No, in all these things we are more than conquerors through him who loved us.Â For I am convinced that neither death nor life, neither angels nor demons,Â neither the present nor the future, nor any powers,Â neither height nor depth, nor anything else in all creation, will be able to separate us from the love of God that is in Christ Jesus our Lord.”
As I write this I am in the car on the way back to Melbourne from the Oxygen Conference in Sydney. It was a wonderful time away with a couple of old mates of mine and I have been greatly challenged about living for God, growing in true joy and seeing that all of God’s plans for the Universe are for his glory. These are weighty and challenging issues that raise a lot of questions (I can write a blog on these if you like) but what I wanted to share is what my motivation for coming to the conference was actually about and how that made me reflect on why I originally became a Christian.
Although God used my time up in Sydney to achieve a great many things, the simple reason I wanted to come up was because of the fact that one of the two guest speakers was Pastor John Piper. It’s not a very noble reason and is smells of a bit of celebrity worship, but I have been blessed and challenged by Pipers teaching for many years and the prospect of seeing him in the flesh and meeting him face to face was very appealing.
In the end, when I did finally get to see him and meet him and thank him for the impact of his ministry in my life, I realized that although his preaching is bold and impressive, he is just a guy like me, frail and flawed and seeking to love and know Christ more and more.
After the conference was over, I was chatting with a friend over lunch and they asked me about why I became a Christian. It struck me that my reason for coming to Christ was pretty much the same reason why I came to the conference – put simply, it was an opportunity to meet someone.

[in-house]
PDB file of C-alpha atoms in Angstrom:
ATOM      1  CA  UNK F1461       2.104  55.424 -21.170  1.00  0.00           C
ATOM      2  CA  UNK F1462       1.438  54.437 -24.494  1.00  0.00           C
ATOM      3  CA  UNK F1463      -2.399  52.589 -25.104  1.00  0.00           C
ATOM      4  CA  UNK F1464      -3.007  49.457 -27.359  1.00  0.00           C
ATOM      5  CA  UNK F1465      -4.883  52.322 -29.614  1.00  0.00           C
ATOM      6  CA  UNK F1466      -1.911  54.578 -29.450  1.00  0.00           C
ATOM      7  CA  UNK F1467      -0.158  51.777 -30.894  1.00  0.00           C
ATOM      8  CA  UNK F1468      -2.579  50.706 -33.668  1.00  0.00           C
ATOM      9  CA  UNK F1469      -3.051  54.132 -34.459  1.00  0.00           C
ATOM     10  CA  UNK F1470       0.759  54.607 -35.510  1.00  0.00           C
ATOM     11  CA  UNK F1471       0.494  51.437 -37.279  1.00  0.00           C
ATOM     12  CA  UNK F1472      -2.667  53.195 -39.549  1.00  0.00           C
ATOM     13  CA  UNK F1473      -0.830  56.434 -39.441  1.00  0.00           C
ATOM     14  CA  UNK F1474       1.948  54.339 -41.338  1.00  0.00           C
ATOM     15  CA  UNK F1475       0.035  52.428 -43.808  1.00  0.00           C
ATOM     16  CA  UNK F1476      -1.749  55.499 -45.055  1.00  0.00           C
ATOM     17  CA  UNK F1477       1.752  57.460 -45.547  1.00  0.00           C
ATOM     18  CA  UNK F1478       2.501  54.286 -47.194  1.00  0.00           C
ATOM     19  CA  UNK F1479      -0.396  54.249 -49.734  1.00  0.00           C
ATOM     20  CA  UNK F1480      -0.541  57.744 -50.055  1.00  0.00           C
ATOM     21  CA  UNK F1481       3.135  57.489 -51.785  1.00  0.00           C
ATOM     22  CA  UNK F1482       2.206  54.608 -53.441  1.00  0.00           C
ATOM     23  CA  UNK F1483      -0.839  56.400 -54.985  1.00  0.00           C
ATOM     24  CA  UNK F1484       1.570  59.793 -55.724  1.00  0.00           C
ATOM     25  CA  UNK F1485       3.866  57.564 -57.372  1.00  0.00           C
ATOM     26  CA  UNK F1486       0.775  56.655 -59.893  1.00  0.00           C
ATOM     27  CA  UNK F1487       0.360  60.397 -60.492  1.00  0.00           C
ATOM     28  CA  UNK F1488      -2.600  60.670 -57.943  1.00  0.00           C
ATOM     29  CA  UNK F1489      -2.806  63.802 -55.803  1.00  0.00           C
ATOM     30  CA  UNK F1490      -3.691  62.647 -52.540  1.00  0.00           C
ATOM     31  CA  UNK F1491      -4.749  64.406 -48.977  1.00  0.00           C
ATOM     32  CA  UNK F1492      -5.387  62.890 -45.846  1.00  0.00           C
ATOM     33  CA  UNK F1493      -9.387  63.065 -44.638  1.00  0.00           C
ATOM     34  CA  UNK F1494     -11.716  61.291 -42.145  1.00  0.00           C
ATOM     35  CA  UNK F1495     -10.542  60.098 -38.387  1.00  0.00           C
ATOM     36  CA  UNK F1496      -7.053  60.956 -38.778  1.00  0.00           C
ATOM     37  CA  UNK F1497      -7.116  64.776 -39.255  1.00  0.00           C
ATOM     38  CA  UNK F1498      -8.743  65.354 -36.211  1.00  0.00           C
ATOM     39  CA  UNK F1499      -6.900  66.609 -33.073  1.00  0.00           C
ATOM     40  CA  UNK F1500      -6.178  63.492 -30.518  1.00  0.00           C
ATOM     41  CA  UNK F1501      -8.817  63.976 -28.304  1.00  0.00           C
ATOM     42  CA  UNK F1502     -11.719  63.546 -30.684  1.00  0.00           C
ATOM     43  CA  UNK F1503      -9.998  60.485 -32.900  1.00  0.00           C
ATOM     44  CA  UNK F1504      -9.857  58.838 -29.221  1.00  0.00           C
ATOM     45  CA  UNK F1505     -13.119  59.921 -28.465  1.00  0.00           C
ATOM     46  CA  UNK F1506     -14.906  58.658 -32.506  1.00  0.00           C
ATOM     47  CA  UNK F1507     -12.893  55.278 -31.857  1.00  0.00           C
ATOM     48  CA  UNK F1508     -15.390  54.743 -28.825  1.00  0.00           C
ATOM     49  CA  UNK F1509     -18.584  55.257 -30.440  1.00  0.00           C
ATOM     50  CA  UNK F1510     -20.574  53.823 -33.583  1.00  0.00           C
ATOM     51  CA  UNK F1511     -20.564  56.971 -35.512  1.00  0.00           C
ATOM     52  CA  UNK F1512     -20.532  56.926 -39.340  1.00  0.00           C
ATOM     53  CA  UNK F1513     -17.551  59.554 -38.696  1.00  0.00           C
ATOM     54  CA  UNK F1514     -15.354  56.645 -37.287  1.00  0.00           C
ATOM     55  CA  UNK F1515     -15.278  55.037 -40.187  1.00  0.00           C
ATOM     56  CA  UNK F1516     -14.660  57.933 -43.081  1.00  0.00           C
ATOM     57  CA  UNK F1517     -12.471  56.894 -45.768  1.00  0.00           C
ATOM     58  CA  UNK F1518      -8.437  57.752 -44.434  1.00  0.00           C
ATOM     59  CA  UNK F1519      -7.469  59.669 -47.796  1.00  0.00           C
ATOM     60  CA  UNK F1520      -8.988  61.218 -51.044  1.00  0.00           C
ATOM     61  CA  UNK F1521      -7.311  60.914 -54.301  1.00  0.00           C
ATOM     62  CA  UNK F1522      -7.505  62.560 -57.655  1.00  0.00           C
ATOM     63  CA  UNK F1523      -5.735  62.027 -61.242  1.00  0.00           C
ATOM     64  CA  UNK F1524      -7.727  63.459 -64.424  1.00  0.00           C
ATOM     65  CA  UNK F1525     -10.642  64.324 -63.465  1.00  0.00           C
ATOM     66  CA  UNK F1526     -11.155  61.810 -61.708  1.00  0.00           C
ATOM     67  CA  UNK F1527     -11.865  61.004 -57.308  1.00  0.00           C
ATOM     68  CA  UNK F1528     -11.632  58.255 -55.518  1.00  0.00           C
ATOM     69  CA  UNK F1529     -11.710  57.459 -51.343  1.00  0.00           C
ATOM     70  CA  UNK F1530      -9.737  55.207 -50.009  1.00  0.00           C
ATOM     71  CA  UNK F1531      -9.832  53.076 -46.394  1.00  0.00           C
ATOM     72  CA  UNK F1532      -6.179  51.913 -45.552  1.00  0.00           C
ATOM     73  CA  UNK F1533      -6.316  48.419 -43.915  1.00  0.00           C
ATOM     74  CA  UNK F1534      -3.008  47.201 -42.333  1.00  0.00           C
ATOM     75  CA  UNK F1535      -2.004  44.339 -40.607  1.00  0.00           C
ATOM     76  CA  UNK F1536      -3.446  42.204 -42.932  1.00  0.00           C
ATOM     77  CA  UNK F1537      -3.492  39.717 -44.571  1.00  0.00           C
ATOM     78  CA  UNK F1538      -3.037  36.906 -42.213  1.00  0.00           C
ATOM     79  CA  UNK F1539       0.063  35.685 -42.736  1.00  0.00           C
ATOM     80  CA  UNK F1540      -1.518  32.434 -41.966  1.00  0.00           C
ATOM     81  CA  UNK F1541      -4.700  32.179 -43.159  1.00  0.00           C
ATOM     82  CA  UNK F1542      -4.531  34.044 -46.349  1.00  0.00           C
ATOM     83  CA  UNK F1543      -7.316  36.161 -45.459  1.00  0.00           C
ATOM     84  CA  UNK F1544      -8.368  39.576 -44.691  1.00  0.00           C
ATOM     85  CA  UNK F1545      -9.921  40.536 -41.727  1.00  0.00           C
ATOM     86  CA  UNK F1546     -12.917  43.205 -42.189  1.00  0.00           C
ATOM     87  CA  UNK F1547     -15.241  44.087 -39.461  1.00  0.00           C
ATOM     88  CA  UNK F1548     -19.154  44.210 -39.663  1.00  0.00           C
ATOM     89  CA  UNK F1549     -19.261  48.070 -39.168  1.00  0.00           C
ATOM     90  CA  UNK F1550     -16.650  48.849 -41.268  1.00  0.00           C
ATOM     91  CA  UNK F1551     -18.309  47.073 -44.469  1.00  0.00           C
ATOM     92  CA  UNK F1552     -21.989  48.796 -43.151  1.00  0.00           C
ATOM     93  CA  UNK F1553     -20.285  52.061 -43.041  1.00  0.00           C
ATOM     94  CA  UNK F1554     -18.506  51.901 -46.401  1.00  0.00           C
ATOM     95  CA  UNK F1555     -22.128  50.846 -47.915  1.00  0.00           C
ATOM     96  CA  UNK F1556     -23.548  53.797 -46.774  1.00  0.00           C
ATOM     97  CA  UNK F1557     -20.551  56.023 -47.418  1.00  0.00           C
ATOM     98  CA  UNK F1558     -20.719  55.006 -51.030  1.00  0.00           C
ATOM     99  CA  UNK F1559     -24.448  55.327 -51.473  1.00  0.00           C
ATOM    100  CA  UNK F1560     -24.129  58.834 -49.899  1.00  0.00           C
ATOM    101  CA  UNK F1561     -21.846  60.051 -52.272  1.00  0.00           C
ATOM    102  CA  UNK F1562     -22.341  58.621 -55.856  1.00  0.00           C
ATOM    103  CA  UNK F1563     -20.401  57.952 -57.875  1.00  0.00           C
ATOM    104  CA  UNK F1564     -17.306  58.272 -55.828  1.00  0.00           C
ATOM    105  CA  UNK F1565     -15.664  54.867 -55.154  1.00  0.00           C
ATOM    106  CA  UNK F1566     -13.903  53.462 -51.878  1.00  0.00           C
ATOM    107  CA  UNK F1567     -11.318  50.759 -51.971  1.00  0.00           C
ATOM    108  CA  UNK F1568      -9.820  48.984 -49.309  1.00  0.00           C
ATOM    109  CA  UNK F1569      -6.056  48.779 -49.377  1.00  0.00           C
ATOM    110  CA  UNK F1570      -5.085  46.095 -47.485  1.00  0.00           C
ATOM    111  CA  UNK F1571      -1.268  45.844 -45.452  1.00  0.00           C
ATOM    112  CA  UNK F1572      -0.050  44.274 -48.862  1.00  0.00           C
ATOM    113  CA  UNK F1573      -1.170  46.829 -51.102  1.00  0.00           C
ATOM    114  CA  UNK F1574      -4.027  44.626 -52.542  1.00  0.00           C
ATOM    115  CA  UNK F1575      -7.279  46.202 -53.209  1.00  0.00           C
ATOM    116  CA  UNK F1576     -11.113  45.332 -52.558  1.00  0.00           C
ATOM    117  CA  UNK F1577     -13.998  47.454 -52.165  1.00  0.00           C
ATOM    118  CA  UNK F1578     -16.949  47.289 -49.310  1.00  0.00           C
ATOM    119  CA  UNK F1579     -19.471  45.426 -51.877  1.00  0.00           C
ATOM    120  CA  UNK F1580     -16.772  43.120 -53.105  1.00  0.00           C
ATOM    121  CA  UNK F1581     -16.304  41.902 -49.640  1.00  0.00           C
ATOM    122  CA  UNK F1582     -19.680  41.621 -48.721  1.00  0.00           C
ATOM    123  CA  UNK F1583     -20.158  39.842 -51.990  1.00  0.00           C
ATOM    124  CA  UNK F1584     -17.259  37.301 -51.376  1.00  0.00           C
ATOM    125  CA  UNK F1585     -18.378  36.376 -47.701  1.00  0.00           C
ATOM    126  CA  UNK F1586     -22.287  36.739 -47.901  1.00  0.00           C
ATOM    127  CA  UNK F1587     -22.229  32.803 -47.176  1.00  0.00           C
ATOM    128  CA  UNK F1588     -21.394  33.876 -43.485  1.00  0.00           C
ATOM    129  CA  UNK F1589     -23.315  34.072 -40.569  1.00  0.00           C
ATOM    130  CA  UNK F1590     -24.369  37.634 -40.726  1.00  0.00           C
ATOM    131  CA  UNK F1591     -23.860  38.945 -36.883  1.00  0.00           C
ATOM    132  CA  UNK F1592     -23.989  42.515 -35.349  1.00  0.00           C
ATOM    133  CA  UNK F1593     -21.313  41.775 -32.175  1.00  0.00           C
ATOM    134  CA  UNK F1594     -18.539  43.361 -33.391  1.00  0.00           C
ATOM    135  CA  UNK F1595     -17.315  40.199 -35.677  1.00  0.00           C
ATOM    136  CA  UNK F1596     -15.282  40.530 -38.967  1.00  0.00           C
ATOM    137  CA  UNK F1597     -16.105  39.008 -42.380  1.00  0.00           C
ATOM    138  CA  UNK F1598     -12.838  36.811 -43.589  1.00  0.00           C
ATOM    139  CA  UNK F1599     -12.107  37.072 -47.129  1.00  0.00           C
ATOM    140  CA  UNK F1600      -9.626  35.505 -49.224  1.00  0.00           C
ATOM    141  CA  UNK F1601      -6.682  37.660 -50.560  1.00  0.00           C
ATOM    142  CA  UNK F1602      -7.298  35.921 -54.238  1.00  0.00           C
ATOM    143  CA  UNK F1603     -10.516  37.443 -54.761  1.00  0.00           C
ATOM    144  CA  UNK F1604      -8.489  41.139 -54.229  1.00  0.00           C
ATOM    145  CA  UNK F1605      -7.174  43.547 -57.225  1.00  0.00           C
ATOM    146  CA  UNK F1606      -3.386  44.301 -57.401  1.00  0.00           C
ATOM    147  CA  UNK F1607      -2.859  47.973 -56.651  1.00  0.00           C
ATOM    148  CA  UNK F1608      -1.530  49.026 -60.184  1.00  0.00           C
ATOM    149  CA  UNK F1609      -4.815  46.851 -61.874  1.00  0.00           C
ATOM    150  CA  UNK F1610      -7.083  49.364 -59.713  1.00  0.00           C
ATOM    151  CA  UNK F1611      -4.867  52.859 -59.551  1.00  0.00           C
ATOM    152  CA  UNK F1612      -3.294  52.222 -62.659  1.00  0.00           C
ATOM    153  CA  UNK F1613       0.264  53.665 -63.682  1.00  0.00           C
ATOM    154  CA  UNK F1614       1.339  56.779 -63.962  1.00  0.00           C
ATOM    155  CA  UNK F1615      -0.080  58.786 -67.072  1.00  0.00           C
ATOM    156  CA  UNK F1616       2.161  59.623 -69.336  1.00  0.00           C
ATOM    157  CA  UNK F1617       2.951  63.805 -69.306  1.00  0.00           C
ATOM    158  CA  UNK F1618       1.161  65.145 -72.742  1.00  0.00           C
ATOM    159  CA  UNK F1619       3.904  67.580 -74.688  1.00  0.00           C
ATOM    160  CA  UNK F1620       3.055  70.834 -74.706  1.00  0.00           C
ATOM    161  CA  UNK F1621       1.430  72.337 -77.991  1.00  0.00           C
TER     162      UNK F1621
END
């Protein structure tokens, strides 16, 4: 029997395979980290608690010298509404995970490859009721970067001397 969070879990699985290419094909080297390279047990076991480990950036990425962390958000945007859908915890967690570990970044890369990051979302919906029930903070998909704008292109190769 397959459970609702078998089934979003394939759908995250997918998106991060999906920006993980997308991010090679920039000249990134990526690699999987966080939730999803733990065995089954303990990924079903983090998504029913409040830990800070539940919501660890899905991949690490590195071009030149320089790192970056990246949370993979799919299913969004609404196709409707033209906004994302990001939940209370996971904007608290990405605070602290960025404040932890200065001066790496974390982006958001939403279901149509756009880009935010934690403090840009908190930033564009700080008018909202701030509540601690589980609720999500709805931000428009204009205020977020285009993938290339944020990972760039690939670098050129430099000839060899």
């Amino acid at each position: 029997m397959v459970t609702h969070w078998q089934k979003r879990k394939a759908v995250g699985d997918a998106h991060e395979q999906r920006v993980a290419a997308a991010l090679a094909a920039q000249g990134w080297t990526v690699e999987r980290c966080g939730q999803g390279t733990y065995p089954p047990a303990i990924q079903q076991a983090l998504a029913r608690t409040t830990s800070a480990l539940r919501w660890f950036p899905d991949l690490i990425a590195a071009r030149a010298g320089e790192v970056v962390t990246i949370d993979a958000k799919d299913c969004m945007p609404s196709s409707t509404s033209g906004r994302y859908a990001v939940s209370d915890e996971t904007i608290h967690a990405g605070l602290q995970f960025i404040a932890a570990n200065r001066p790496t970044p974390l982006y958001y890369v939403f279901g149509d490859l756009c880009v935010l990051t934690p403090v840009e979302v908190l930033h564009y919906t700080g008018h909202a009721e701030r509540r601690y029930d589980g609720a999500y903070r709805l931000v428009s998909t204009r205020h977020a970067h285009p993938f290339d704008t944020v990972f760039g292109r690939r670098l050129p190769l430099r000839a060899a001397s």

All my life I had learnt about God. God was big and impressive and full of love. God was part of my thinking about the world and to be honest, I have never ever thought of the possibility that God might not exist. His existence to me was a given.
Now this may grieve those that believe that think that people should contemplate and conclude that God does not exist, but I see no problem with the fact that I had come to the conclusion that God exists simply because I was told as much. I know lots of problems can arise when you just blindly believe what you’ve been told as a child, but the reason why I don’t have a problem in this case is because I have come to discover that God’s existence is actually true and can be known and experienced. It’s like how parents tell children not to touch the flame otherwise they will be burnt. If they believe them without experiencing the truth of a burnt hand, it doesn’t make the fire any less hot.
For the first 16 years of my life I believed in God in the same way I believed in John Piper. I had no reason to doubt God’s existence and I had no reason to doubt Piper’s existence. I enjoyed what God had given me (life, the world, family, health etc.) and I enjoyed what Piper had given me (sermons, a clear theology of marriage, a passionate southern accent etc.). I admired and enjoyed both God and John Piper, but there was always a distance.
With Piper it was the fact that he was in America and although I wanted to travel to the States again, there was no expectation that I would ever meet him in person.